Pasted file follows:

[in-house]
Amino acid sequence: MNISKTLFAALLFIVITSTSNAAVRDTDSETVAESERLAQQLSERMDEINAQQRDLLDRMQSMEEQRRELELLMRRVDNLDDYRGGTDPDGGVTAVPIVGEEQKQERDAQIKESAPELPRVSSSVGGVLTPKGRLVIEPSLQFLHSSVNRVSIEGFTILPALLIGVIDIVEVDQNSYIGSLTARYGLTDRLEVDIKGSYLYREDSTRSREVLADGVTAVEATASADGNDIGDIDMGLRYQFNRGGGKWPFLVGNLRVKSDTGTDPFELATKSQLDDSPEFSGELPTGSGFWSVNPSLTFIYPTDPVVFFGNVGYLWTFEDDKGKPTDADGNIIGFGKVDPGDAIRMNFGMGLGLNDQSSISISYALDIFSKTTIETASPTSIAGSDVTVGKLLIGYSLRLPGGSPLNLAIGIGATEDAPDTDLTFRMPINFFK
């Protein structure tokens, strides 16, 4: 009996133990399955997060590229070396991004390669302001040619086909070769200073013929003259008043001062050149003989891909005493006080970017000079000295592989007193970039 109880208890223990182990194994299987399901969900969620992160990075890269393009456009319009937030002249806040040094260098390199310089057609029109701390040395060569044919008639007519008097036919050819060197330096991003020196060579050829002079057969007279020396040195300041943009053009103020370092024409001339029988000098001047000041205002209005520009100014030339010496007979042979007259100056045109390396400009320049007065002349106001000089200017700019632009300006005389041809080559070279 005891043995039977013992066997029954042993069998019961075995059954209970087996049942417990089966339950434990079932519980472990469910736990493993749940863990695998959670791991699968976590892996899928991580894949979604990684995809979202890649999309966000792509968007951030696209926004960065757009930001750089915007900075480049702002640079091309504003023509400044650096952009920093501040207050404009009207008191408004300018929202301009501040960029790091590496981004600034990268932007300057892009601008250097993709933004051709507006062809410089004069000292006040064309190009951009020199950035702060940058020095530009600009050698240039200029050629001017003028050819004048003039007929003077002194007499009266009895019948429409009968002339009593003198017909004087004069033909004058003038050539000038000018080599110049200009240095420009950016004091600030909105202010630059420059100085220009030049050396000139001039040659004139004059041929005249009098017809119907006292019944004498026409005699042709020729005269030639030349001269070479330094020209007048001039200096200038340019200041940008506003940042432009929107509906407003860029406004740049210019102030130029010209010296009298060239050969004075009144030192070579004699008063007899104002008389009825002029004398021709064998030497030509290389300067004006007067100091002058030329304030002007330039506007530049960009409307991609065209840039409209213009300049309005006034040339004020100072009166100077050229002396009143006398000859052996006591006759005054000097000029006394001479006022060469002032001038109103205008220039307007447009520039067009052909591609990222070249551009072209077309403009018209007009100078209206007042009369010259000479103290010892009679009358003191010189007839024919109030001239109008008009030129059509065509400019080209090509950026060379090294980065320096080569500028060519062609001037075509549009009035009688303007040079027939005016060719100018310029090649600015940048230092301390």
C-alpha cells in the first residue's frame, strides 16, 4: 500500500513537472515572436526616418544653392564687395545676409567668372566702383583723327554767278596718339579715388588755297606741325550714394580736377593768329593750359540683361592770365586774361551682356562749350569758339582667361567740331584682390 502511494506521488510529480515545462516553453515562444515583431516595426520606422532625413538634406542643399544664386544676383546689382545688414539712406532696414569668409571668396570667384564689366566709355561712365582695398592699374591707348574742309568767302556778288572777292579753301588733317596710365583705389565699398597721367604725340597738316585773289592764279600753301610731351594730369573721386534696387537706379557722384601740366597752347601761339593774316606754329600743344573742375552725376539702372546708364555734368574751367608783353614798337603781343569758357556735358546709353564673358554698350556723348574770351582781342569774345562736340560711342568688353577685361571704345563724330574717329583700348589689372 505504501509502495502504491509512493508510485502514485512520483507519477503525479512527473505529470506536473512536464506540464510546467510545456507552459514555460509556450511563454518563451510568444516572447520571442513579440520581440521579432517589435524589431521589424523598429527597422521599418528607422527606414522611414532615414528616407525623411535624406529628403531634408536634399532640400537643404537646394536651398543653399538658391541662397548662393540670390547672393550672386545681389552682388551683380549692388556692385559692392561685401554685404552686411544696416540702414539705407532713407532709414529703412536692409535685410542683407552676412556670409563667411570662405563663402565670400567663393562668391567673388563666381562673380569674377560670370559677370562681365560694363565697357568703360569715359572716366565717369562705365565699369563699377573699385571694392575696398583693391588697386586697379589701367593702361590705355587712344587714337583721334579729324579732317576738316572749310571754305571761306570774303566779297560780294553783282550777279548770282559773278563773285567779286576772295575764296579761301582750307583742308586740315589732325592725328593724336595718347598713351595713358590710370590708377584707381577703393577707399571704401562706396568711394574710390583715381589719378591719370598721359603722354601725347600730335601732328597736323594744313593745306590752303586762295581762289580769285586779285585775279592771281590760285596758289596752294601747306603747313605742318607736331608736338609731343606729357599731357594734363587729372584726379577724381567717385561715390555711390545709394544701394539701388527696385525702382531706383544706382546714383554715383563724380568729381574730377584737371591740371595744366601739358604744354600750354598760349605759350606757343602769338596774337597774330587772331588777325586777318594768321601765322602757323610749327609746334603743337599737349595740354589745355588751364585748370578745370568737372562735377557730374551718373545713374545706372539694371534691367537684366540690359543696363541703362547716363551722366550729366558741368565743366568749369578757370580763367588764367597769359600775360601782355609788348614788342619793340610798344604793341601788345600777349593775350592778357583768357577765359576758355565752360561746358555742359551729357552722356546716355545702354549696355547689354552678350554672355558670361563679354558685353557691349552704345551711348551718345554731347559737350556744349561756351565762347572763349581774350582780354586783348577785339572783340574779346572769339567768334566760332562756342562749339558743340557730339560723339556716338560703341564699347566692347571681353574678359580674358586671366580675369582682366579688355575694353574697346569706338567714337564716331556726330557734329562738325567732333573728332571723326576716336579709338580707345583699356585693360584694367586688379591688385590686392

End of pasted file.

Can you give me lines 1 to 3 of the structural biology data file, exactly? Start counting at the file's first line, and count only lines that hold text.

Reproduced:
[in-house]
Amino acid sequence: MNISKTLFAALLFIVITSTSNAAVRDTDSETVAESERLAQQLSERMDEINAQQRDLLDRMQSMEEQRRELELLMRRVDNLDDYRGGTDPDGGVTAVPIVGEEQKQERDAQIKESAPELPRVSSSVGGVLTPKGRLVIEPSLQFLHSSVNRVSIEGFTILPALLIGVIDIVEVDQNSYIGSLTARYGLTDRLEVDIKGSYLYREDSTRSREVLADGVTAVEATASADGNDIGDIDMGLRYQFNRGGGKWPFLVGNLRVKSDTGTDPFELATKSQLDDSPEFSGELPTGSGFWSVNPSLTFIYPTDPVVFFGNVGYLWTFEDDKGKPTDADGNIIGFGKVDPGDAIRMNFGMGLGLNDQSSISISYALDIFSKTTIETASPTSIAGSDVTVGKLLIGYSLRLPGGSPLNLAIGIGATEDAPDTDLTFRMPINFFK
């Protein structure tokens, strides 16, 4: 009996133990399955997060590229070396991004390669302001040619086909070769200073013929003259008043001062050149003989891909005493006080970017000079000295592989007193970039 109880208890223990182990194994299987399901969900969620992160990075890269393009456009319009937030002249806040040094260098390199310089057609029109701390040395060569044919008639007519008097036919050819060197330096991003020196060579050829002079057969007279020396040195300041943009053009103020370092024409001339029988000098001047000041205002209005520009100014030339010496007979042979007259100056045109390396400009320049007065002349106001000089200017700019632009300006005389041809080559070279 005891043995039977013992066997029954042993069998019961075995059954209970087996049942417990089966339950434990079932519980472990469910736990493993749940863990695998959670791991699968976590892996899928991580894949979604990684995809979202890649999309966000792509968007951030696209926004960065757009930001750089915007900075480049702002640079091309504003023509400044650096952009920093501040207050404009009207008191408004300018929202301009501040960029790091590496981004600034990268932007300057892009601008250097993709933004051709507006062809410089004069000292006040064309190009951009020199950035702060940058020095530009600009050698240039200029050629001017003028050819004048003039007929003077002194007499009266009895019948429409009968002339009593003198017909004087004069033909004058003038050539000038000018080599110049200009240095420009950016004091600030909105202010630059420059100085220009030049050396000139001039040659004139004059041929005249009098017809119907006292019944004498026409005699042709020729005269030639030349001269070479330094020209007048001039200096200038340019200041940008506003940042432009929107509906407003860029406004740049210019102030130029010209010296009298060239050969004075009144030192070579004699008063007899104002008389009825002029004398021709064998030497030509290389300067004006007067100091002058030329304030002007330039506007530049960009409307991609065209840039409209213009300049309005006034040339004020100072009166100077050229002396009143006398000859052996006591006759005054000097000029006394001479006022060469002032001038109103205008220039307007447009520039067009052909591609990222070249551009072209077309403009018209007009100078209206007042009369010259000479103290010892009679009358003191010189007839024919109030001239109008008009030129059509065509400019080209090509950026060379090294980065320096080569500028060519062609001037075509549009009035009688303007040079027939005016060719100018310029090649600015940048230092301390």